Patent Office head lays out reform strategy
Date: Thursday, March 01, 2007 @ 22:07:45 MST
From KeelyNet.com Whatsnew: (They miss the KEY POINT...make every patent applicant provide a working model, period. Prove what is being claimed. - JWD) Critics claim that the USPTO lacks enough qualified examiners and issues too many bad patents. The delivery of patent rulings takes longer than applicants would like, slowing down the introduction of innovations into commercial markets. The agency is trying to remedy that problem in part by hiring more examiners, Dudas told me. Last year, the USPTO hired 1,218 patent examiners, for a total of 5,500, and plans to hire 1,000 per year for the next five years.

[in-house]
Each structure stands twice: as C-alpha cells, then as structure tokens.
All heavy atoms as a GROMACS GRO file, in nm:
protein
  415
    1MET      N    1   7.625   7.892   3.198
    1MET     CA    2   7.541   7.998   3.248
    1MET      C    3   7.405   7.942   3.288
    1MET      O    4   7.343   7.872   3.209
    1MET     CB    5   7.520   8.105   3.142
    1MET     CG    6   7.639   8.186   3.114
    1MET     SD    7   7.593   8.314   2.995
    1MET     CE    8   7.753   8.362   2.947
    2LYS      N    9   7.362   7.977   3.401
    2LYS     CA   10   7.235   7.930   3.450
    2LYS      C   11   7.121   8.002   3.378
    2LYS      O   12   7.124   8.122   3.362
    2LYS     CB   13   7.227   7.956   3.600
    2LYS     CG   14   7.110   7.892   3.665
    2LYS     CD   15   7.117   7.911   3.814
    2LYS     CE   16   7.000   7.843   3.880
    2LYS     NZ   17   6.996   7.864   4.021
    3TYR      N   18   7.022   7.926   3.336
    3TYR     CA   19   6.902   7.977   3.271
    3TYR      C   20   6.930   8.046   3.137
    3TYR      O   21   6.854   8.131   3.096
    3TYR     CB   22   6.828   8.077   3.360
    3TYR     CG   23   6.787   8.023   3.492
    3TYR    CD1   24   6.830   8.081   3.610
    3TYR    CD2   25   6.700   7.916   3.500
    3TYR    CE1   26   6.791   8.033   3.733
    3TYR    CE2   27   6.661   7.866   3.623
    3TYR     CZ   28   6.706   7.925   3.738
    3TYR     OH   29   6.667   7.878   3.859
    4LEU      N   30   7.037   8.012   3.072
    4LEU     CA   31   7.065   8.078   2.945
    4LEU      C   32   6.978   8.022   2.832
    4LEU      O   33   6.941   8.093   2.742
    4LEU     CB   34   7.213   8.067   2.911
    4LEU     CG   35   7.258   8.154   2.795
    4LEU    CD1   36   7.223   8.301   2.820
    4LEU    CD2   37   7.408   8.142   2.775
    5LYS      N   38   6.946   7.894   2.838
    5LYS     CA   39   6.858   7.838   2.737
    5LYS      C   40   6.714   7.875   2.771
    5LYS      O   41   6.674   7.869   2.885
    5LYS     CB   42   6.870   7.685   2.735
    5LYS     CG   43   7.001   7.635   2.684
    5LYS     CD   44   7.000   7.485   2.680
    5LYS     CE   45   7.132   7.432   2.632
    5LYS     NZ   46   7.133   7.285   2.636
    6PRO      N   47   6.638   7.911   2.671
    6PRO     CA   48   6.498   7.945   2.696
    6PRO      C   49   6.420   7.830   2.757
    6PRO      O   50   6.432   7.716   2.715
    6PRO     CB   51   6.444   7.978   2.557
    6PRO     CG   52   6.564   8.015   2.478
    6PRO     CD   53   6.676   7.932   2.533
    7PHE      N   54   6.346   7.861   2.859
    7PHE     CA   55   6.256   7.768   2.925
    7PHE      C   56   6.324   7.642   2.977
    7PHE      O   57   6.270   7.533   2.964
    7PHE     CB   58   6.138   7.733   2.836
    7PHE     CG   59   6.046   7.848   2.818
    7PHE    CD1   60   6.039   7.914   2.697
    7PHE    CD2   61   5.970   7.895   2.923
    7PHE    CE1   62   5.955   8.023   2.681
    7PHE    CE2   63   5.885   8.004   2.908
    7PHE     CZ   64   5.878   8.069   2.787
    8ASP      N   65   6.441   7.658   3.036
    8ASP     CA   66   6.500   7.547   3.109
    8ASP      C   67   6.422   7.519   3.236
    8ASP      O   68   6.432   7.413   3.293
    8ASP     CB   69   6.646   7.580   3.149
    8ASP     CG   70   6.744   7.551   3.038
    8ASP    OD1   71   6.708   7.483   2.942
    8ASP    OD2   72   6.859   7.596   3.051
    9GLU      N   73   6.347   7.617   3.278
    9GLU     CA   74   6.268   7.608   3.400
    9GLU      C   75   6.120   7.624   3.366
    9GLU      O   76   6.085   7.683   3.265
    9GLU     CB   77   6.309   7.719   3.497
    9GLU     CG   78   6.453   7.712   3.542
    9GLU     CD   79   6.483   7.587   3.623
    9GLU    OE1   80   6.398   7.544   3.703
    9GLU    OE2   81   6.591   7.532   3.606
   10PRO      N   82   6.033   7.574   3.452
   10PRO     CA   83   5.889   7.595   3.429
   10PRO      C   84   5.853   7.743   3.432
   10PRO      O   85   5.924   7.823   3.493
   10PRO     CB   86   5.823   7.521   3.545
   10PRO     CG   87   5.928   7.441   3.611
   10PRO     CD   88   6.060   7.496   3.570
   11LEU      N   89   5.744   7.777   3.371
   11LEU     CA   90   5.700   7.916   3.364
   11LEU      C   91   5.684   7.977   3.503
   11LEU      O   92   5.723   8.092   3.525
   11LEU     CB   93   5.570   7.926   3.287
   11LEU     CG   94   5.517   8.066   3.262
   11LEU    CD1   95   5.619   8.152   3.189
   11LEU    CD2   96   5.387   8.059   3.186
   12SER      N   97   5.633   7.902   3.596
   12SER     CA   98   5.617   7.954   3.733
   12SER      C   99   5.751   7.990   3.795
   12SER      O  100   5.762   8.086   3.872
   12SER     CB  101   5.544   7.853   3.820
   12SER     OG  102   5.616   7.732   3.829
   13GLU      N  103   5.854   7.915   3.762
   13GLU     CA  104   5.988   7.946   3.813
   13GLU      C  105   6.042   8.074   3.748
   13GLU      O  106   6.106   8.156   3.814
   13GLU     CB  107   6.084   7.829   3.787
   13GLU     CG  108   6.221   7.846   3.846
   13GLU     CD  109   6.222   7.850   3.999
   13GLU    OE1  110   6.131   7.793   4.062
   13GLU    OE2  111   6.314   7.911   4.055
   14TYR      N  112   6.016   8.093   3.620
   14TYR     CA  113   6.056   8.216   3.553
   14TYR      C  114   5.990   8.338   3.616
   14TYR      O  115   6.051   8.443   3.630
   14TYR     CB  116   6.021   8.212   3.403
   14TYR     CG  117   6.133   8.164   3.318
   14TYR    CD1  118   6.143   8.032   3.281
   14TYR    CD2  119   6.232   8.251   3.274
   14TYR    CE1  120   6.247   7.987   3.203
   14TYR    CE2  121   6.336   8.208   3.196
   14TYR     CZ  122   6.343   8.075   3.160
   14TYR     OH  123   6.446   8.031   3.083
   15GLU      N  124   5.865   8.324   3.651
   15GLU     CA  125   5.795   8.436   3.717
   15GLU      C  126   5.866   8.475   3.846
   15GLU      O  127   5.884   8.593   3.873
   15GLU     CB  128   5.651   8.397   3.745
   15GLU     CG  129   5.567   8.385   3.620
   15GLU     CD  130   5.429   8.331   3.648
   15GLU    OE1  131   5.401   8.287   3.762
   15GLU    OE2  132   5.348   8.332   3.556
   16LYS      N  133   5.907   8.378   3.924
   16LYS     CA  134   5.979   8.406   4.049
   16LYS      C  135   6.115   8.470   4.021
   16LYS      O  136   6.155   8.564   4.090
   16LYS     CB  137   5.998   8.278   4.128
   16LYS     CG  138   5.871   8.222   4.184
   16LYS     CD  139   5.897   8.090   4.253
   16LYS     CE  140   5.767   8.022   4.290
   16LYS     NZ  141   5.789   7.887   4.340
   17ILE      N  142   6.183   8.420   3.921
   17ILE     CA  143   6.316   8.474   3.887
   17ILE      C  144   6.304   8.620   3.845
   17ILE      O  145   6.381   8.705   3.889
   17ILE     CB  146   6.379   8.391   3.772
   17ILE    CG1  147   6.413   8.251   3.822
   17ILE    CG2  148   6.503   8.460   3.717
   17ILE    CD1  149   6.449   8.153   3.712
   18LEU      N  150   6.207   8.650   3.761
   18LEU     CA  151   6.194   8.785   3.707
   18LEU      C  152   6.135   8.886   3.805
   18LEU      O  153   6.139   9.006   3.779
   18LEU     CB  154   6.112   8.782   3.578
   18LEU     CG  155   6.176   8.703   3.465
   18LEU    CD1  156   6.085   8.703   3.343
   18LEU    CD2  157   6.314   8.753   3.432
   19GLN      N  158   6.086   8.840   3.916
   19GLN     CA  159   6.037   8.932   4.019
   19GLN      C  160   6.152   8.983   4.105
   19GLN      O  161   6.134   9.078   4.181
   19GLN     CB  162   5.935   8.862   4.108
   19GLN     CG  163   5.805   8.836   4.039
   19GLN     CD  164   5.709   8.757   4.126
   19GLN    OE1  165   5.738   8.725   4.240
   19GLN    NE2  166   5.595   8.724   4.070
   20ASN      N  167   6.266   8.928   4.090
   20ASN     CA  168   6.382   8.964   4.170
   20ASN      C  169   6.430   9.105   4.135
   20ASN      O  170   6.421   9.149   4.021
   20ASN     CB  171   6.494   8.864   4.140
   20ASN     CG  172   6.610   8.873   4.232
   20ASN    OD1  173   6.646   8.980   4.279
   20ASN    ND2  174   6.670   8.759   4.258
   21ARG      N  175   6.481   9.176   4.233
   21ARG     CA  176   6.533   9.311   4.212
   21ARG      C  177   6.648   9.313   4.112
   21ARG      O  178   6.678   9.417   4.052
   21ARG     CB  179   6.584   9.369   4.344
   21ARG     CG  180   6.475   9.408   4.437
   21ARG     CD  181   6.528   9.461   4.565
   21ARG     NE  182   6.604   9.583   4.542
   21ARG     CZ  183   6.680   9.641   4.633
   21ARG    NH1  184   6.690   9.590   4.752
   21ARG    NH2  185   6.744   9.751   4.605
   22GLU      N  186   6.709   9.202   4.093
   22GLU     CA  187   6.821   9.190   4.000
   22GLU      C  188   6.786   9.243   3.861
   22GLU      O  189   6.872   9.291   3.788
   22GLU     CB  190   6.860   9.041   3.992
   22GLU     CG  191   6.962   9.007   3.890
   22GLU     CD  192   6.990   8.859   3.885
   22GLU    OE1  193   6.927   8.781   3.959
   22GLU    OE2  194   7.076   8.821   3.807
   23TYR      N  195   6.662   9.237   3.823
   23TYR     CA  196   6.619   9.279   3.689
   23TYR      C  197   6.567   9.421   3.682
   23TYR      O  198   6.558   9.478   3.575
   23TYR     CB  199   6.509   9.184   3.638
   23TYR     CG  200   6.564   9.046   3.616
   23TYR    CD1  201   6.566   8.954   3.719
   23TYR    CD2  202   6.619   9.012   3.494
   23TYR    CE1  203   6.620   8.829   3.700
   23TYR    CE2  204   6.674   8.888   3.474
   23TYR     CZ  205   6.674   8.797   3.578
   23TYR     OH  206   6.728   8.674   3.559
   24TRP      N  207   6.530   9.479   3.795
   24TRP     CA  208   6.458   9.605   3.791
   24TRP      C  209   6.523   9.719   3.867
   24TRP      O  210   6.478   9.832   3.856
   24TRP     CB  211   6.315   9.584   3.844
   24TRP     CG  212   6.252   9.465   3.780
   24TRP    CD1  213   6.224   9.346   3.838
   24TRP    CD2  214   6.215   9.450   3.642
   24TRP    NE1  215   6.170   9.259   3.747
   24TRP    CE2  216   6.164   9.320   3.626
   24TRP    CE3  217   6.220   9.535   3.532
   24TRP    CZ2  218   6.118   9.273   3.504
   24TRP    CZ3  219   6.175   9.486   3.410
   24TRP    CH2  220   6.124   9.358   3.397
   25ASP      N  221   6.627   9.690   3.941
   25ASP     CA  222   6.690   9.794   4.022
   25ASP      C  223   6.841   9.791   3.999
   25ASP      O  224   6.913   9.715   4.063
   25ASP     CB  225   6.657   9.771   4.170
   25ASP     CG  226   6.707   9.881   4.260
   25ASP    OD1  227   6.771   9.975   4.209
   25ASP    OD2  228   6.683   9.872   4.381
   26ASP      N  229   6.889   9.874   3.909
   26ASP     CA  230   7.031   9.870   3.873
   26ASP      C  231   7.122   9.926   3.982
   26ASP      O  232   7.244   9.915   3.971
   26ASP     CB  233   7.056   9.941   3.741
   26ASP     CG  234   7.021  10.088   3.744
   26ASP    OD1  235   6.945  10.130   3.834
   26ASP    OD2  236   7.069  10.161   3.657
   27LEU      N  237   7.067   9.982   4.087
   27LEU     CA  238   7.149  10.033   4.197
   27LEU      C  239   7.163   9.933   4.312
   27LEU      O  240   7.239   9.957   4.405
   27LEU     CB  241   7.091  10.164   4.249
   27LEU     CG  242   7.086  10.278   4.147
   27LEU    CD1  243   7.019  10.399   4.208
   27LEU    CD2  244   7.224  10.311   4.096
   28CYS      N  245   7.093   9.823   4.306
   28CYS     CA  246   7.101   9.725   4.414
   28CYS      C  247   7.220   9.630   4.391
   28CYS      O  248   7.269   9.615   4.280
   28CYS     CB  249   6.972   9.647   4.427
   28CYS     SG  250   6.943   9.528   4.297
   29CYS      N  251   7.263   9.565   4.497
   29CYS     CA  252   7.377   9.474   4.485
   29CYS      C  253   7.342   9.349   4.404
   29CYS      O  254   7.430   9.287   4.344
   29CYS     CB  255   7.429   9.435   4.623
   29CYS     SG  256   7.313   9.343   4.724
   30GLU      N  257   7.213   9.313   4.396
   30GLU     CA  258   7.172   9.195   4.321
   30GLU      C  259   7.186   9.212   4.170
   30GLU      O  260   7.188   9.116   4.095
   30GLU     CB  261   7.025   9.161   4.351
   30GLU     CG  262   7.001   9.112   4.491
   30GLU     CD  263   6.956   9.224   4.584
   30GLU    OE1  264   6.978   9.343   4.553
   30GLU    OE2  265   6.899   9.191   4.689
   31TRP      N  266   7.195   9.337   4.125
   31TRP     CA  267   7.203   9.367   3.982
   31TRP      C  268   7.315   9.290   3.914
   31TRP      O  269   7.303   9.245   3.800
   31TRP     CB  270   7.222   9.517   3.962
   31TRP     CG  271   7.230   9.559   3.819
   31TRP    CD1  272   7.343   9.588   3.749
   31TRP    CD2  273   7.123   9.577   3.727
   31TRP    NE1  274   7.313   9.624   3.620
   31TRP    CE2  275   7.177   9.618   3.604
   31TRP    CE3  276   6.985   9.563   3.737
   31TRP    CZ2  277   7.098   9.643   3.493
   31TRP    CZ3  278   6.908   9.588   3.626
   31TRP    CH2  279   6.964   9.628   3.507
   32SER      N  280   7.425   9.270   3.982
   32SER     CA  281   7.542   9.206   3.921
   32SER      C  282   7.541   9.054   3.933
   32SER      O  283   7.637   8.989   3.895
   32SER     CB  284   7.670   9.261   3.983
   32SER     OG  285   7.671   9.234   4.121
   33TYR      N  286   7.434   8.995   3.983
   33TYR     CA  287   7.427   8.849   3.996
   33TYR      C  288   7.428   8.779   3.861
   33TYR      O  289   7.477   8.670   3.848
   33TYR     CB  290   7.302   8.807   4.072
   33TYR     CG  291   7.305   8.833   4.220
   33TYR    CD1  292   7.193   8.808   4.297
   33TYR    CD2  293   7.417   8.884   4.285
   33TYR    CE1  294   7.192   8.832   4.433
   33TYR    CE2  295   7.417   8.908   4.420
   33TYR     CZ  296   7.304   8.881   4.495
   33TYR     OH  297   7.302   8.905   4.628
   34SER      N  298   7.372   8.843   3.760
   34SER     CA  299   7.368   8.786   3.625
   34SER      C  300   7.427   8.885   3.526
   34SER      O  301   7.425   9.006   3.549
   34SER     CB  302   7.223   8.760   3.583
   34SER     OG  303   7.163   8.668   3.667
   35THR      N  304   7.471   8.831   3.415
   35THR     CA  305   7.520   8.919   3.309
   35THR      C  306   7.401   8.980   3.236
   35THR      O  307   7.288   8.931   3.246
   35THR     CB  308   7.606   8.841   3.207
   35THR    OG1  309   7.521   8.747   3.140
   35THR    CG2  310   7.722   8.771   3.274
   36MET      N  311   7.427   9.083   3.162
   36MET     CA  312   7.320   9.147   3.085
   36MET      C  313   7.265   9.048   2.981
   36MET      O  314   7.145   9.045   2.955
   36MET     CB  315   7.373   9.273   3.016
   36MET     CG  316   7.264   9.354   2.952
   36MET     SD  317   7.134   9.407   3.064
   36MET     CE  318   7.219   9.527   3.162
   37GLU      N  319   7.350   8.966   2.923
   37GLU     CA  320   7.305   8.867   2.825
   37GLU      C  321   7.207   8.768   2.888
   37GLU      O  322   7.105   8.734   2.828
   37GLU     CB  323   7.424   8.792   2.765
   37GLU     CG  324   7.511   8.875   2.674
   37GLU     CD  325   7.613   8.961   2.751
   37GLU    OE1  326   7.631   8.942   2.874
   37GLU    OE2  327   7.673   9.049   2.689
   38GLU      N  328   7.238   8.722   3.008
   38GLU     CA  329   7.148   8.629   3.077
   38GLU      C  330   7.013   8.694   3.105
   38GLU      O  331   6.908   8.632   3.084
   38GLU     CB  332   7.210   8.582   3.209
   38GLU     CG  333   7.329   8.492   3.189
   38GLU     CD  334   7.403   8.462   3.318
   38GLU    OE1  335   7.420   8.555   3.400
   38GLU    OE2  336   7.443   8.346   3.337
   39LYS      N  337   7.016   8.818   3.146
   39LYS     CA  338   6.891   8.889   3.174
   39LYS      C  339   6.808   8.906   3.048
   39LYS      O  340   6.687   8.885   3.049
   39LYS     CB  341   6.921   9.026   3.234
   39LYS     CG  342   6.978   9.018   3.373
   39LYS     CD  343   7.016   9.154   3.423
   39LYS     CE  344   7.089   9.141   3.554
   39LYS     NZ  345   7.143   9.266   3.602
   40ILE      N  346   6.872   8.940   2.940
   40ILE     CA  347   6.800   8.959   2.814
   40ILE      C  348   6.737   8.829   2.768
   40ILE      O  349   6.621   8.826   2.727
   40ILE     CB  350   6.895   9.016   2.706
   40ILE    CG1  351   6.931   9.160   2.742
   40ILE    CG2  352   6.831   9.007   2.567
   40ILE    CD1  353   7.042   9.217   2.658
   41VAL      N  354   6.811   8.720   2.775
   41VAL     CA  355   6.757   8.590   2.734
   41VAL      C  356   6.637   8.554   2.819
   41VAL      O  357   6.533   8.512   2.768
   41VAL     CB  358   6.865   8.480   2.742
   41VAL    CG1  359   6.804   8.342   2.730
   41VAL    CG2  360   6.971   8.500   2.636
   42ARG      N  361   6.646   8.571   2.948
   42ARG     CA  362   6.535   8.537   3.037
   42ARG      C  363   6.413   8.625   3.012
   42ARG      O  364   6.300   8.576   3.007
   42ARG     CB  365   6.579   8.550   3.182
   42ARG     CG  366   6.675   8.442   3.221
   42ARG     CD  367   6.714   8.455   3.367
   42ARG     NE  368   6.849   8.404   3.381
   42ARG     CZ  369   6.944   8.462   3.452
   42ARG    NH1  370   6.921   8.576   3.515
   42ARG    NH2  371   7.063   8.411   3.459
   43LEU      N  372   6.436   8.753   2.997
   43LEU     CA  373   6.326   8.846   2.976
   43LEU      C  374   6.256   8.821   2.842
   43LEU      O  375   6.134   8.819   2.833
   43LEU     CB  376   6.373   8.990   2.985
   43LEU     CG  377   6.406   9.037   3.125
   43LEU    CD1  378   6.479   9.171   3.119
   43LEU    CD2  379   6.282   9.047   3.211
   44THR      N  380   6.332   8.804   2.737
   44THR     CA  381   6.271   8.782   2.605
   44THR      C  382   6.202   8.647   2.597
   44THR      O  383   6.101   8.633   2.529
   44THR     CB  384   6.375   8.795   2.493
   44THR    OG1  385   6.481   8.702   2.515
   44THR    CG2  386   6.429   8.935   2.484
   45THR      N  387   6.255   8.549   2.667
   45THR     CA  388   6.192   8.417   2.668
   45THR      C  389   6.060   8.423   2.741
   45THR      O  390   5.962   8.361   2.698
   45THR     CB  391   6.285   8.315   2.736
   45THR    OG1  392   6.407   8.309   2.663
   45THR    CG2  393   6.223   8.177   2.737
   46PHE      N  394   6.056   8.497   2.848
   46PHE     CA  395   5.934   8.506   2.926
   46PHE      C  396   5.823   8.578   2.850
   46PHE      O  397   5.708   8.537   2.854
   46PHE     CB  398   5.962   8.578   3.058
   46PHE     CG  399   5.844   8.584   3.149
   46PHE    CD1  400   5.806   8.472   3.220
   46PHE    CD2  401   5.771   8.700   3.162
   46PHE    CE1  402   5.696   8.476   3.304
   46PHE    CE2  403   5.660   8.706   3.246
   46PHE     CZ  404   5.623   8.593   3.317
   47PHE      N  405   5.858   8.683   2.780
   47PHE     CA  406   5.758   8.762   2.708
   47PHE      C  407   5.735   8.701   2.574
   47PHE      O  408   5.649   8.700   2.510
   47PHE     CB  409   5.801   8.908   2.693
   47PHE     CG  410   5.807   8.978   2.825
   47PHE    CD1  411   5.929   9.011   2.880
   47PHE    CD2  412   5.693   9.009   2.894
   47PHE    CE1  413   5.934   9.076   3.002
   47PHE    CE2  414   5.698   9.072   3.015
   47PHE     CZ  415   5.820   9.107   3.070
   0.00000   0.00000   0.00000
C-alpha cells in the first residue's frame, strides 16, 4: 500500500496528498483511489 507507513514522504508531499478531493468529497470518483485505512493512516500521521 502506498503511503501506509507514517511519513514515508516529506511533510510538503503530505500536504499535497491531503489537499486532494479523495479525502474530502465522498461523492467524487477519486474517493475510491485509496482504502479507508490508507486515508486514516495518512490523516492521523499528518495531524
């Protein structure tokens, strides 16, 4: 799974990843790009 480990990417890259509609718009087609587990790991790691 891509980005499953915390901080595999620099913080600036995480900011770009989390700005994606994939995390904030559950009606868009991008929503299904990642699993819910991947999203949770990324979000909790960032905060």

The USPTO received in excess of 440,000 patent applications and completed 332,000 patent applications in 2006. However, the total backlog of patent applications in around 700,000. Dudas countered the claim that the agency issues an excess of unwarranted patents. "Only 54 percent of cases and some claims get approved," Dudas said. The biggest threat today on bad quality patents is the "law of obviousness," Dudas said. The Supreme Court has heard oral arguments in KSR v. Teleflex, a case that could determine what makes up a 'nonobvious' invention. Dudas said that examiners need to be given more deference in determining what is obvious. In the category of getting more information, Dudas said the having applicants submit more complete information, including their own search reports and analysis of why a patent should be granted given similar existing patents. Patent attorneys have been concerned that providing more information could be a liability. If information on a patent application is found out to be false, or a 'lie,' the application is summarily thrown out. Statues need to be changed to accommodate a standard of information accuracy that clearly allows for truly unintended misinformation. Ultimately, "the measure of innovation and competitiveness is not the number of patents but the quality of patents," Dudas concluded. But, the measure of success for the USPTO will be the quantity and quantity of patents that it can process. Improvements are in place, but a backlog of 700,000 will take years to dissipate. /Fixing the US Patent System